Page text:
Then we have the funny or interesting ones and the ones that say “click like to see what happens”. These are tame compared to the rest but they’re accumulating likes for exactly the same reason as all of the pages above.

How do the Scammers Make Money from this?

1. The more likes they gain, the more their page is worth

They can then sell it to the highest bidder who will change the page details to reflect their own business and already have your likes. For example, the page you liked to help the kids get a puppy? All of a sudden you could like a page that is against your religion, opposes your views or sells items you’re seriously not comfortable with. As our liked pages are stored away in our settings, it can take months before you realise. In fact have a look now, are there any liked pages on there you don’t recognise?

2. The more likes they gain, the more they can call themselves a social media expert.

As a business copywriter and ecommerce journalist I often work with real social media experts that are brilliant at their jobs. These will bring customers into a brand through clever conversation, witty dialogue and interesting material and businesses small and large pay them well for doing so (which is well deserved). However, there are breeds of people that call themselves “social media experts” and they prove this by showing how many likes they have achieved for a business. Of course the initial photo “click like to fight cancer” will have been removed, but they’ll still use the page as part of their portfolio. The more work they gain, the more they exploit our charities, our consciences and our children.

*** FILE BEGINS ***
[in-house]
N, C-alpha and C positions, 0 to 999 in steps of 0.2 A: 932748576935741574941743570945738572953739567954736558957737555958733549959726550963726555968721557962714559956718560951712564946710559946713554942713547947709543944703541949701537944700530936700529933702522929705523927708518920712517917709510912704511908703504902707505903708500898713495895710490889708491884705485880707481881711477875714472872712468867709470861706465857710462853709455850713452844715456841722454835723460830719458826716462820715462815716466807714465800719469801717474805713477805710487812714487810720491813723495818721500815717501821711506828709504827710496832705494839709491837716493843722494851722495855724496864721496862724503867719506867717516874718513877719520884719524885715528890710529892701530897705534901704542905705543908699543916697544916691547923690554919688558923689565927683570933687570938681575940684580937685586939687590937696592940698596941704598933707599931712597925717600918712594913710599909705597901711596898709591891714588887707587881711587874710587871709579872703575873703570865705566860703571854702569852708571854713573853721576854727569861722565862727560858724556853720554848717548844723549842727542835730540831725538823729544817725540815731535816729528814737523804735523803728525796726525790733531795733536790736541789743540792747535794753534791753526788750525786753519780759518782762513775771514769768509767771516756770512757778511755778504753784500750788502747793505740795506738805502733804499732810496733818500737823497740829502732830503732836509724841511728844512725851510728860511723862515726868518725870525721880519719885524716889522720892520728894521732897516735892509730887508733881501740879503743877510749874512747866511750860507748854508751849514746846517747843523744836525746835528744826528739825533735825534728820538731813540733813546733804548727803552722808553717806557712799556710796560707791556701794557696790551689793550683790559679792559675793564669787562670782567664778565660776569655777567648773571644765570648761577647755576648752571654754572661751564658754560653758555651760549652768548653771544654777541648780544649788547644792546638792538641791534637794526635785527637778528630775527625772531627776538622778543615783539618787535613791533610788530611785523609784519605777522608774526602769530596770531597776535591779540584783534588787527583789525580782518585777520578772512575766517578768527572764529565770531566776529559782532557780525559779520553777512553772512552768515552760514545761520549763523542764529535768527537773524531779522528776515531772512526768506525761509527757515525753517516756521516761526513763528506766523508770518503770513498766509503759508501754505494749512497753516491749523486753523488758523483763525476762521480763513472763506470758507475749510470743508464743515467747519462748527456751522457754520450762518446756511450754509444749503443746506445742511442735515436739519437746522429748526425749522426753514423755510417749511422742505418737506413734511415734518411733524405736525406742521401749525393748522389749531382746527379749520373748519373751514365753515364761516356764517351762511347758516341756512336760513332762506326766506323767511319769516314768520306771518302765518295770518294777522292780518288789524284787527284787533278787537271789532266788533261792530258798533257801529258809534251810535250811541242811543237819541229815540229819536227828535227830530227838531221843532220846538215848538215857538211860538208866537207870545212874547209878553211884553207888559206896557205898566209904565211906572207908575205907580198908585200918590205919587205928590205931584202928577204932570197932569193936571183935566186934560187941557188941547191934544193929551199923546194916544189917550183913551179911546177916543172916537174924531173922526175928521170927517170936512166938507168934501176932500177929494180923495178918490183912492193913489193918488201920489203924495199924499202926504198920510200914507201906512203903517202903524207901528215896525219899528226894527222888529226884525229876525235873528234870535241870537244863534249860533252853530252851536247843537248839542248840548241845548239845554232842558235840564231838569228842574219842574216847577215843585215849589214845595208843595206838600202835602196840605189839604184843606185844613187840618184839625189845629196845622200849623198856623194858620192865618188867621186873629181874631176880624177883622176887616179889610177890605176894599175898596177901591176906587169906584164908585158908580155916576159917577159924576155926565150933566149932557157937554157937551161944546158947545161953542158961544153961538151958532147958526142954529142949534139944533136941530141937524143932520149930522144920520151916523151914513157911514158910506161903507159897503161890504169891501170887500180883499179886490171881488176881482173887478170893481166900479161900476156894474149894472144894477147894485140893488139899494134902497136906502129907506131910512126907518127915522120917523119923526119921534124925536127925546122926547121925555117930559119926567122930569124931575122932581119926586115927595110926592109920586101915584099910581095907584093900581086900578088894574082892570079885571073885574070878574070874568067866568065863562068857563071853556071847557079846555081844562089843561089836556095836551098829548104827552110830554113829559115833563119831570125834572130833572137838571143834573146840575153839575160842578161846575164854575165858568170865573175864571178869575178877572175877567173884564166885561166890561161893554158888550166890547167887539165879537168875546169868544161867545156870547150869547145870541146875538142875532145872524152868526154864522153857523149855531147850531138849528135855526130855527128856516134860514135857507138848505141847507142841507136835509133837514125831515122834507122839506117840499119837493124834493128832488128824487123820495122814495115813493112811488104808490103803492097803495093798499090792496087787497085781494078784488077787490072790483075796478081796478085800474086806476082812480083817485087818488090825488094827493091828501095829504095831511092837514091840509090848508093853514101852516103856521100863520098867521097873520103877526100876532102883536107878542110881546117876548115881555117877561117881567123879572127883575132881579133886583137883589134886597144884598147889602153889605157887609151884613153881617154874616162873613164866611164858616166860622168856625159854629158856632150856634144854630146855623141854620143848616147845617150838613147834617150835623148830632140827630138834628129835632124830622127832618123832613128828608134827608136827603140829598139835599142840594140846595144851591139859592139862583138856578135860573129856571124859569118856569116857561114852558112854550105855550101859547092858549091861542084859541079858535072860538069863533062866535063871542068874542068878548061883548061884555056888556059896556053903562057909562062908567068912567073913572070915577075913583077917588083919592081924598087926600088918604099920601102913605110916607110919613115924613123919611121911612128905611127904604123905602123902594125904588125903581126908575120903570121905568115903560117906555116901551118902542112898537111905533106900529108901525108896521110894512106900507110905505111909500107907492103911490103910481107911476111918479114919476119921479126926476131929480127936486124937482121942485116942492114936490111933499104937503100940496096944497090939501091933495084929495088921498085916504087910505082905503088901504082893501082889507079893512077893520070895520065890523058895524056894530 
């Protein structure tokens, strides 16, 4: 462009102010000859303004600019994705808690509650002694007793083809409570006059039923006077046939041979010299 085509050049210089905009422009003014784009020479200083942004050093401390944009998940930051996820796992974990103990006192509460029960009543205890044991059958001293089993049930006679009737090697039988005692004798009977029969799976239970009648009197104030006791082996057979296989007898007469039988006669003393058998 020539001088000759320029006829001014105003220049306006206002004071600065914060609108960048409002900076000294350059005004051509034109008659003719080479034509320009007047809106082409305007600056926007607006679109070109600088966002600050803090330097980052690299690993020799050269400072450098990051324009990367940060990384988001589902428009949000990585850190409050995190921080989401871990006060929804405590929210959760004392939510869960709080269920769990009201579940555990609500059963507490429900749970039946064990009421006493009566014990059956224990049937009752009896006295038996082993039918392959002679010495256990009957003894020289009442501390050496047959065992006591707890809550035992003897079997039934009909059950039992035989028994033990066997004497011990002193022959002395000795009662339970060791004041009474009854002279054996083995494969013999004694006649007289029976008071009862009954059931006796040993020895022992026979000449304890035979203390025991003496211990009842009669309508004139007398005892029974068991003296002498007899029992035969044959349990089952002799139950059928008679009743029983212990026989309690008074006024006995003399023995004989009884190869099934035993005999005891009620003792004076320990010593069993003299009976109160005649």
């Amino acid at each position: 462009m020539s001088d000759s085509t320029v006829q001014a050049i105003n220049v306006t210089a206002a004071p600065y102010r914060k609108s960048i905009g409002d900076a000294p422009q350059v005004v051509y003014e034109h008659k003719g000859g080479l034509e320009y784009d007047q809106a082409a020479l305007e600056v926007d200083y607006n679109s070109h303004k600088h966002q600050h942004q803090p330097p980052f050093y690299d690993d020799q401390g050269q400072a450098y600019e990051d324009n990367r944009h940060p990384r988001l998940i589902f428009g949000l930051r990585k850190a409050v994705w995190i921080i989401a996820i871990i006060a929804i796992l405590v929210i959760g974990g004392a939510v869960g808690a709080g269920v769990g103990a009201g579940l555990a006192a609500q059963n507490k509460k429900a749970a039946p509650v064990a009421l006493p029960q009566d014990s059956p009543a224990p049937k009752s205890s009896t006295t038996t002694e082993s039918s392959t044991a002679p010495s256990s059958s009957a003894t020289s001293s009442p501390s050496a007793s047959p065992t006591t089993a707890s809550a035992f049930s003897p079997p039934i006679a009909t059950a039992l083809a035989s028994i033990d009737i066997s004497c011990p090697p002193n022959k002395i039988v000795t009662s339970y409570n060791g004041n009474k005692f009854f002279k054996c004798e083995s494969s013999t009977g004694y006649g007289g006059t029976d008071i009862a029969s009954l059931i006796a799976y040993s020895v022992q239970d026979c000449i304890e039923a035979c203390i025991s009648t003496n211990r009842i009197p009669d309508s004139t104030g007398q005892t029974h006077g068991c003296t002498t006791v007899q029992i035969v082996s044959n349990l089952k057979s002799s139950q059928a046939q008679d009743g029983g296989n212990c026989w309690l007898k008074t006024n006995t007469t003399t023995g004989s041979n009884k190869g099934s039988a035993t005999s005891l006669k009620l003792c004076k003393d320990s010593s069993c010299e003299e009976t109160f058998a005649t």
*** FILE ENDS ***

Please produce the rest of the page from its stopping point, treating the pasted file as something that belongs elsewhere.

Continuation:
3. When you like a page you give access to the page owner, allowing them to see your details.

Rules have recently changed on Facebook and already scammers are finding ways in which these new rules will work for them. Your information is valuable; they can commit fraud, steal your identity, or at the very least bombard you with spam. Make sure every page you like is worth it!

If you do want to support good causes that fight cancer, end child cruelty and so on, choose a charity you know. The NSPCC and the Macmillan Nurses could do with this exposure, they’d love it if they received a million likes and you’d be helping to spread the word.

Update: New scams include:

My daughter lost this teddy bear, please help us find it